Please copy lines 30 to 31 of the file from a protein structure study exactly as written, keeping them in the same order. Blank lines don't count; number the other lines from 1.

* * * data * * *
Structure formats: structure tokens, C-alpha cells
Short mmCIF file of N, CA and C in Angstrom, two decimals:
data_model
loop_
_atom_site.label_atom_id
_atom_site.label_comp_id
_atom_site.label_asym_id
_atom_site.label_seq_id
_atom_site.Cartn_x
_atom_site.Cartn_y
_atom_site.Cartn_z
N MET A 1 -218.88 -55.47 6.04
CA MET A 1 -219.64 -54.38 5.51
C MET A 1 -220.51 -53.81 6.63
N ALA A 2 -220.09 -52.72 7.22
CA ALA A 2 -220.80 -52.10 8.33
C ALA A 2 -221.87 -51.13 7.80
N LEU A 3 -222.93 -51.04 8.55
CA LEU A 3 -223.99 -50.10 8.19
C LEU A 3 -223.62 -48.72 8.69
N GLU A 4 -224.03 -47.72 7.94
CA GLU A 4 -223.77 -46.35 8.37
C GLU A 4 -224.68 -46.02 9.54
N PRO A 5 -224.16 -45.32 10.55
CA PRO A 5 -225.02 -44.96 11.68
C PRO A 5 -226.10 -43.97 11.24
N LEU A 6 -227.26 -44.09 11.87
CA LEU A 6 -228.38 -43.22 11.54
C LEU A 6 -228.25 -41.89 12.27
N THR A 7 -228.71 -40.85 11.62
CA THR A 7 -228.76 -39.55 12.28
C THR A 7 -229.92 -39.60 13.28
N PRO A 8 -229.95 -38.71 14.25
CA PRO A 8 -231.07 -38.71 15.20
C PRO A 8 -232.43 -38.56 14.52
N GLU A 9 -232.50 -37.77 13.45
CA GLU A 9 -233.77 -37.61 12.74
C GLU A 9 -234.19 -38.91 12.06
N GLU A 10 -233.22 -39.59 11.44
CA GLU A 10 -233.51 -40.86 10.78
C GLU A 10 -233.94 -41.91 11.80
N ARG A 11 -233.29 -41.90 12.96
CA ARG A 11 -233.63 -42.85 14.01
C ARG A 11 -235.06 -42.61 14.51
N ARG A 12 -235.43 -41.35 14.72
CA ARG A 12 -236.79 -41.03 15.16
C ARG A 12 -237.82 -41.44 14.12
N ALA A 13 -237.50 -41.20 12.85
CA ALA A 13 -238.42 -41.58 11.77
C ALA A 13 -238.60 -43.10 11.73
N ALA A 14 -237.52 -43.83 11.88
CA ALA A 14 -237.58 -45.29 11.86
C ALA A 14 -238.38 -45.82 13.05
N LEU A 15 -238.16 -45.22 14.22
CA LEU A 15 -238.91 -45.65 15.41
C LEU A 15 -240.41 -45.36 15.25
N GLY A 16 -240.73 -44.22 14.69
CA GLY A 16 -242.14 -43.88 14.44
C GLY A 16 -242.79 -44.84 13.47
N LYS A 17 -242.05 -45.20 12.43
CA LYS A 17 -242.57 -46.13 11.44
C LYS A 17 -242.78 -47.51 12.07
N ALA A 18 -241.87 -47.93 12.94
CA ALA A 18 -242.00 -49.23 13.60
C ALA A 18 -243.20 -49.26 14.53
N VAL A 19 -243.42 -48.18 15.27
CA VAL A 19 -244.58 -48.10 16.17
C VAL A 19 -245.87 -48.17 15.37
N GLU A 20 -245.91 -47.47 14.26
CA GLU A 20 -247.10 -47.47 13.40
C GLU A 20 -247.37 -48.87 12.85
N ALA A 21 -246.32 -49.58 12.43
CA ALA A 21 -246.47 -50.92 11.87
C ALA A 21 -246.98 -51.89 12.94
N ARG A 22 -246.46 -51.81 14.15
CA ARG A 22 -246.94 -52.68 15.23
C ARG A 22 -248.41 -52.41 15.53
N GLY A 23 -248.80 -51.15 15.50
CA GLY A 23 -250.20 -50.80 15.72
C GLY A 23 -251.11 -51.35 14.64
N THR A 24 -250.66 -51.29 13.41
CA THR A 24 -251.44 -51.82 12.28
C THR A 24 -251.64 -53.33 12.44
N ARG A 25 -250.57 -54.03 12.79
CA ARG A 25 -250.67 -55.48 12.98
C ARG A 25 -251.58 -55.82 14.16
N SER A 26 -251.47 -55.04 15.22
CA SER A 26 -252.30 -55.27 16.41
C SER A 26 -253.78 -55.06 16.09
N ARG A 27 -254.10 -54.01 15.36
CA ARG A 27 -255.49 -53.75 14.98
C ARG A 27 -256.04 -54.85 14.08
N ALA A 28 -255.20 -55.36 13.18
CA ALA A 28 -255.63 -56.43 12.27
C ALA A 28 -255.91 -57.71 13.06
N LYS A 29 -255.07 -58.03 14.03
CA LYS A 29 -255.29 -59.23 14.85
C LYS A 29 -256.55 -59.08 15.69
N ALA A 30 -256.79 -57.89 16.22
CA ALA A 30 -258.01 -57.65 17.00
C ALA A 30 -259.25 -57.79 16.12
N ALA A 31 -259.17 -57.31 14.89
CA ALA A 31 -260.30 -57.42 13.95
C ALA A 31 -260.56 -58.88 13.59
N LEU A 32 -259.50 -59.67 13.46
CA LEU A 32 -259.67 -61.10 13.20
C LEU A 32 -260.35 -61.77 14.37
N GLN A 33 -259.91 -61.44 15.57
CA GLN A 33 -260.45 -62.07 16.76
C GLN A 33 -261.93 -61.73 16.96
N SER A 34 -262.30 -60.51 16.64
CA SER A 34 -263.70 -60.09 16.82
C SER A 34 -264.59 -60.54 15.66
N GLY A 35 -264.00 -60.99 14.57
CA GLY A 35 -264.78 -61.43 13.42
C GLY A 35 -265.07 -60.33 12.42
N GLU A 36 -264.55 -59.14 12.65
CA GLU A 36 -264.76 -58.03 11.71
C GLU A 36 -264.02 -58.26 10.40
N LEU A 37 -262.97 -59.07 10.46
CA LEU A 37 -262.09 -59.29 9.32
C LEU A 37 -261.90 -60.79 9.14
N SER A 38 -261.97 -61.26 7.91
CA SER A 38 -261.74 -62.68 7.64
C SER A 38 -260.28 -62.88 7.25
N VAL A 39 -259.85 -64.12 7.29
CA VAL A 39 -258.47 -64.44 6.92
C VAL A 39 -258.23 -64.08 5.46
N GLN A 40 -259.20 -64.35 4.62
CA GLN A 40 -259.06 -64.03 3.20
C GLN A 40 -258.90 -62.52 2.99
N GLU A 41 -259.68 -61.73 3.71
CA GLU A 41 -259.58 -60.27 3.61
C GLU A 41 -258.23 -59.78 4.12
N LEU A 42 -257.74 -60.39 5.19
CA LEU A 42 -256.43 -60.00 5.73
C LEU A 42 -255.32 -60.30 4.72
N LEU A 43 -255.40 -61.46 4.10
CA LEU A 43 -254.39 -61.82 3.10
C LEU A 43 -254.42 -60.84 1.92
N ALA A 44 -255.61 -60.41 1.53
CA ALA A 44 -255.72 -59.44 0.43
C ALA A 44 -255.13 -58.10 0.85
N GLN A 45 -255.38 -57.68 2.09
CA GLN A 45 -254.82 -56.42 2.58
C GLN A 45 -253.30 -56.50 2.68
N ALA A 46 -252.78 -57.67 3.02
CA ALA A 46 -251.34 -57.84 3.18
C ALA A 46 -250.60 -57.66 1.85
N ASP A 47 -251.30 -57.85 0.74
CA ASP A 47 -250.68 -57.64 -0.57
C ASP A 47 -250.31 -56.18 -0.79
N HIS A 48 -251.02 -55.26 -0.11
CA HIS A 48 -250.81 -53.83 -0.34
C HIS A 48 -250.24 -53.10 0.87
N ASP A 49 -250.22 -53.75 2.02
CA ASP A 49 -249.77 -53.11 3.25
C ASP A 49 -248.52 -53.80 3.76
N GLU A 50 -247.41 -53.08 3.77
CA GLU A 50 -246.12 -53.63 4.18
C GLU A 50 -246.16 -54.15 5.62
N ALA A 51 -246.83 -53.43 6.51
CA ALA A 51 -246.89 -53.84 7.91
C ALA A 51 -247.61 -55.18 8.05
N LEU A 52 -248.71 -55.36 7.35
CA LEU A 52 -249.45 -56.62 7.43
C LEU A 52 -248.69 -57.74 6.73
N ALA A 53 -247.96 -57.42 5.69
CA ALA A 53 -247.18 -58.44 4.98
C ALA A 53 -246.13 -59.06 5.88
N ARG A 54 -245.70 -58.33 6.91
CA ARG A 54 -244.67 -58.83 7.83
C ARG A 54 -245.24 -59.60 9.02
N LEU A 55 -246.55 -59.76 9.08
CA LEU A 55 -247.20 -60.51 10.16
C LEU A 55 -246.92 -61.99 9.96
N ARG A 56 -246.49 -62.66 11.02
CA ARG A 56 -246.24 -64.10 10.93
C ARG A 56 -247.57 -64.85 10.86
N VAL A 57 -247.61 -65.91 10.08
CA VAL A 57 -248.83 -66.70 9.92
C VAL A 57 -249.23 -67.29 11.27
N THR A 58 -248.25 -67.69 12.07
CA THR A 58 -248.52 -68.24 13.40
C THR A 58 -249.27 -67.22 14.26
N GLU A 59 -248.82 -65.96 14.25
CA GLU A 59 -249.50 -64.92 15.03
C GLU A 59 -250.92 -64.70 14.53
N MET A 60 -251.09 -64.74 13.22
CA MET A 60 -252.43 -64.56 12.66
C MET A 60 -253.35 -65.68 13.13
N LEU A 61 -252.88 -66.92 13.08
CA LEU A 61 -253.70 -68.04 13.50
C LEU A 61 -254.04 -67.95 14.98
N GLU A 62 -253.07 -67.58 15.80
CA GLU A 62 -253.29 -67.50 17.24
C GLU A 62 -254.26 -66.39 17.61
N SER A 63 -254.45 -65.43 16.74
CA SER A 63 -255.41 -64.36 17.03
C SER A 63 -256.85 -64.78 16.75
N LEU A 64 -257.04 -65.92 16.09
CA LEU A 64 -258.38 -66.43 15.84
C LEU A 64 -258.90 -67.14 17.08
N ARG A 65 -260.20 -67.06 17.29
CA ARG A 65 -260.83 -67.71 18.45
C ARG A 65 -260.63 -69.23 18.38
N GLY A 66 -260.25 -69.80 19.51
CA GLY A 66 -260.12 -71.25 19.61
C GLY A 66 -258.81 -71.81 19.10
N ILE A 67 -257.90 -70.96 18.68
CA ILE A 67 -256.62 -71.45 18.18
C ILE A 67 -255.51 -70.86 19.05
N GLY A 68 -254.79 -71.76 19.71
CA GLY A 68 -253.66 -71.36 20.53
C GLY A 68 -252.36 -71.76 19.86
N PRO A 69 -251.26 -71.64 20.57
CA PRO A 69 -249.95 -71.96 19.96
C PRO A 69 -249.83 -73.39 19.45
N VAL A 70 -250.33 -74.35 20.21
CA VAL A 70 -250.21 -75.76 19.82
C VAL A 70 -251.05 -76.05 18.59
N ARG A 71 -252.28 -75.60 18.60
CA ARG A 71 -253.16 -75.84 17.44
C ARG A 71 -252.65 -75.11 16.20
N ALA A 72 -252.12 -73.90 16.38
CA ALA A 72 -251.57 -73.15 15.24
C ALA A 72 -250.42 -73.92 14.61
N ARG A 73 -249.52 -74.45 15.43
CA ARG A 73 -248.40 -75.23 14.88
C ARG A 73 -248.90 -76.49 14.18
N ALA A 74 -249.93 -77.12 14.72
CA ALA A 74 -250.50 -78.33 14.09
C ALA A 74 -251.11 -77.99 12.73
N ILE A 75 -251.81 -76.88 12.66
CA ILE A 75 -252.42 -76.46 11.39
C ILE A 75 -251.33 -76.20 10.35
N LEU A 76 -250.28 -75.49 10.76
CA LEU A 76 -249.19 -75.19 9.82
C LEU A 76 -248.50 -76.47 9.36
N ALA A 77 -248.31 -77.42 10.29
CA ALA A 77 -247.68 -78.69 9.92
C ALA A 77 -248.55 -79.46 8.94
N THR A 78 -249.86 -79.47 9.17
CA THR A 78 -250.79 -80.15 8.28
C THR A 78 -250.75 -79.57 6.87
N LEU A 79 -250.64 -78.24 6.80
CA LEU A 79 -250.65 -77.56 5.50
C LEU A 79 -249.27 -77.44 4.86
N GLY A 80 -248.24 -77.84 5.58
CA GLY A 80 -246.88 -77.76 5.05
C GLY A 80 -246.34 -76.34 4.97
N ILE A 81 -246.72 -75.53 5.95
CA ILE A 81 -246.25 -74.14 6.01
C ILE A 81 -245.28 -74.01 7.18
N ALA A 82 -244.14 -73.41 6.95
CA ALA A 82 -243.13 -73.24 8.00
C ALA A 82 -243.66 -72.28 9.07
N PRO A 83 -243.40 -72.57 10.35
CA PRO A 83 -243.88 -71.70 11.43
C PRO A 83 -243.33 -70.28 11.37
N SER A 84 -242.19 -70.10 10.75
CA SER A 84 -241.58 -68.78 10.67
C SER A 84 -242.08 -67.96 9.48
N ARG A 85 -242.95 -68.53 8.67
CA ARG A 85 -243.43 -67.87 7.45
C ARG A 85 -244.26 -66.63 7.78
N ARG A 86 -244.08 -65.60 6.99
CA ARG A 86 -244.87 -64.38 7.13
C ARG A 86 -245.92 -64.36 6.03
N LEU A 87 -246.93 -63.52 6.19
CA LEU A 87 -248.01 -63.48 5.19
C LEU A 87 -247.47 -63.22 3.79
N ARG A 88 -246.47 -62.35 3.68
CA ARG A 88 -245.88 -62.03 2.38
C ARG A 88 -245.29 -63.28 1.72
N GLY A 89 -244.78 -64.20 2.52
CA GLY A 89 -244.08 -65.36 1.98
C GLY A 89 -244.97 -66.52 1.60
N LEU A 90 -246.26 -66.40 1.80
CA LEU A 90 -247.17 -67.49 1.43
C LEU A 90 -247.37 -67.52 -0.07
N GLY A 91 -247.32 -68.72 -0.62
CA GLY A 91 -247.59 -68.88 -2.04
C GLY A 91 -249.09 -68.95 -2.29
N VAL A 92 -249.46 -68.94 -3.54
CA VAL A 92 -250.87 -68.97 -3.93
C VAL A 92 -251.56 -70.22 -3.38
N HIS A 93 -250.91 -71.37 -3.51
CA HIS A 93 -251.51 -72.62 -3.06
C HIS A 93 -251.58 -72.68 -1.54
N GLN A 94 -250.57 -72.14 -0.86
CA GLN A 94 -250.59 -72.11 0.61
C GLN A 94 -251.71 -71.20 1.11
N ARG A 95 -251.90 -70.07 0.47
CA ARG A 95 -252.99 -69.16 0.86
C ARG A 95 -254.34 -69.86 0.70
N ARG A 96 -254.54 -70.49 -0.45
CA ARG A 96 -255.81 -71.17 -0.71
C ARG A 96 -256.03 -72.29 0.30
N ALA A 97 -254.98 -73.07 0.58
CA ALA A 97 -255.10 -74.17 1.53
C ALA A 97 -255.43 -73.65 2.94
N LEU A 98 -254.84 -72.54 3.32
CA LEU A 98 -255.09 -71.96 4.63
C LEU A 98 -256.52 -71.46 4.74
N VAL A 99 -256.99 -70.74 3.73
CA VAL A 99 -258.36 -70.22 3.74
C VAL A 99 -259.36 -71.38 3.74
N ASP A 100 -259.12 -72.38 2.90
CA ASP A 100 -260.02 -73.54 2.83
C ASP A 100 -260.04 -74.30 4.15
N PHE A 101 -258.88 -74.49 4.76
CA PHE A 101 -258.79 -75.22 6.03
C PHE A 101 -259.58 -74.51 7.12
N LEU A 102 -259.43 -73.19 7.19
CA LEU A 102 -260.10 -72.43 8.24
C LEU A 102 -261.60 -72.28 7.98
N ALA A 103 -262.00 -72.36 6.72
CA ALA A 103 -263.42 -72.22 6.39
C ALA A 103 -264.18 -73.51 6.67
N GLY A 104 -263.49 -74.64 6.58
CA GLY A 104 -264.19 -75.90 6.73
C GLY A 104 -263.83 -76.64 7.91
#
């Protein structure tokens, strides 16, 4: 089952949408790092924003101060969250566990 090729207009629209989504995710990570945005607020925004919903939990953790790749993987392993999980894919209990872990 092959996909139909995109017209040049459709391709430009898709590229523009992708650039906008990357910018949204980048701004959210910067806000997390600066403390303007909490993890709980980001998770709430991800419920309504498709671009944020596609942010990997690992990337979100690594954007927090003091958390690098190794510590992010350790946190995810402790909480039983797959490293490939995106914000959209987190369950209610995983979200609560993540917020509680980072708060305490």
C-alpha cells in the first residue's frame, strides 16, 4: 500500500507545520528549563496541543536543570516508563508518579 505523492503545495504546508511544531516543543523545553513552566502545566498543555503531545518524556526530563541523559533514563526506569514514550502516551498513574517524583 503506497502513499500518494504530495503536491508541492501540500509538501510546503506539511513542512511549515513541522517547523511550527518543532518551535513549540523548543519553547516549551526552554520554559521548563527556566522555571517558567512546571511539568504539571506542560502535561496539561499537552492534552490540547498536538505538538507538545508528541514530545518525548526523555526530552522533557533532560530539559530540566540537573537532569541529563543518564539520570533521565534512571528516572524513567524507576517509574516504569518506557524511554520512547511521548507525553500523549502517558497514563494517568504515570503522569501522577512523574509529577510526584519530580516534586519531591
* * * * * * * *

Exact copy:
N THR A 7 -228.71 -40.85 11.62
CA THR A 7 -228.76 -39.55 12.28